Predicting Risk For Flap Loss After Autologous Breast Reconstruction Among 2355 Patients
Marten N. Basta, MD, Arturo J. Rios-Diaz, MD, Jessica R. Cunning, MD, MBA, Cutler B. Whitely, BS, Harrison D. Davis, BS, Robyn B. Broach, PhD, Suhail K. Kanchwala, MD, Stephen J. Kovach, III, MD, Joshua Fosnot, MD, Liza C. Wu, MD, Joseph M. Serletti, MD, FACS.
University of Pennsylvania Health System, Philadelphia, PA, USA.
Autologous breast reconstruction (ABR) offers high patient satisfaction with a low risk-profile. Improved outcomes have led to a decreased tolerance for flap loss complications over time. This study provides an individualized risk prediction tool for flap loss after ABR.
IRB-approved, institutional review of patients undergoing ABR between 2010-2019 was conducted. Baseline characteristics, perioperative data, and postoperative flap loss were recorded. Multivariable regression generated a predictive risk model for flap loss.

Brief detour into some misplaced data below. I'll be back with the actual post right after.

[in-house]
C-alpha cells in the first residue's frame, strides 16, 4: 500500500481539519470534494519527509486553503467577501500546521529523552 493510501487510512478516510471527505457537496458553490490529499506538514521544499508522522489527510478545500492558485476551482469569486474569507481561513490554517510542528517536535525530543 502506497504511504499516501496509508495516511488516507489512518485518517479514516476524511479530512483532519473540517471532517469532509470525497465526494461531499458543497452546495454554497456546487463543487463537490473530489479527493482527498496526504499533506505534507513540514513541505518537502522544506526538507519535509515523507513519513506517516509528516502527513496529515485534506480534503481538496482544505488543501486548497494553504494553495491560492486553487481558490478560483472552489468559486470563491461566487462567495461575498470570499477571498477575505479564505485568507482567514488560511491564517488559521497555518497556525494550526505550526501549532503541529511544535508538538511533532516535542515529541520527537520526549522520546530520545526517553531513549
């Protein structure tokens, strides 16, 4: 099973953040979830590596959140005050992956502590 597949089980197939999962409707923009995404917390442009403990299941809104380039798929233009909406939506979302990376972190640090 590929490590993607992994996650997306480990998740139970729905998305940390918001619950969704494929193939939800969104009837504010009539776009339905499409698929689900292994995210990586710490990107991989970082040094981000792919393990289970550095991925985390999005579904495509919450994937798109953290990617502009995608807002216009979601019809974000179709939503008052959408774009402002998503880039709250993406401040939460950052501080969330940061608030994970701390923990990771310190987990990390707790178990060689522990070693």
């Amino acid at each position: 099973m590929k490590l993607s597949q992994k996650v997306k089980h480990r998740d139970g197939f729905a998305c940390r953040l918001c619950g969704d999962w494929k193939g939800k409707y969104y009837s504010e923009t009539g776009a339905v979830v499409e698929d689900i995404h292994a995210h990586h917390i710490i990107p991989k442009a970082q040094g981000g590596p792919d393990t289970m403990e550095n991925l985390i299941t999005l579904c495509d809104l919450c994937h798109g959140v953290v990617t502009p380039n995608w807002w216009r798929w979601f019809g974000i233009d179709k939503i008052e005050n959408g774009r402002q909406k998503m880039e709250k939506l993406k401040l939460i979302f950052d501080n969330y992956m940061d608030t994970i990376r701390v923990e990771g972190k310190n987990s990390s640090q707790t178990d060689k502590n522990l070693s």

2,355 patients received ABR. Patients averaged 51.6 +/- 9.8 years with BMI of 28.9 +/- 6.0 kg/m2. 33% had prior radiation and 45% neoadjuvant chemotherapy. 74% were immediate reconstructions, and 58% were bilateral. Flap choice included msTRAM (69%), DIEP (23%), SIEA (4%), thigh-based/other (4%).
73 flap losses (Complete: 51 (2.2%), Partial: 22 (0.9%)) occurred. Predictors included: age>75 years (OR=3.0, p=0.047), SIEA or non-abdominal-based flaps (OR=2.7-3.0, p<0.05), immediate reconstruction (OR=2.7, p=0.01), smoking history (OR=2.3, p=0.001). msTRAMs were protective against flap loss (OR=0.54, p=0.042). Flap loss was stratified from Low (1.4%) to Extreme Risk (20%) with high accuracy (C-statistic=0.76).
This risk-stratification tool quantifies patient-specific flap loss risk after ABR. In addition to managing patient expectations, it may aid in surgical decision-making and postoperative resource allocation.
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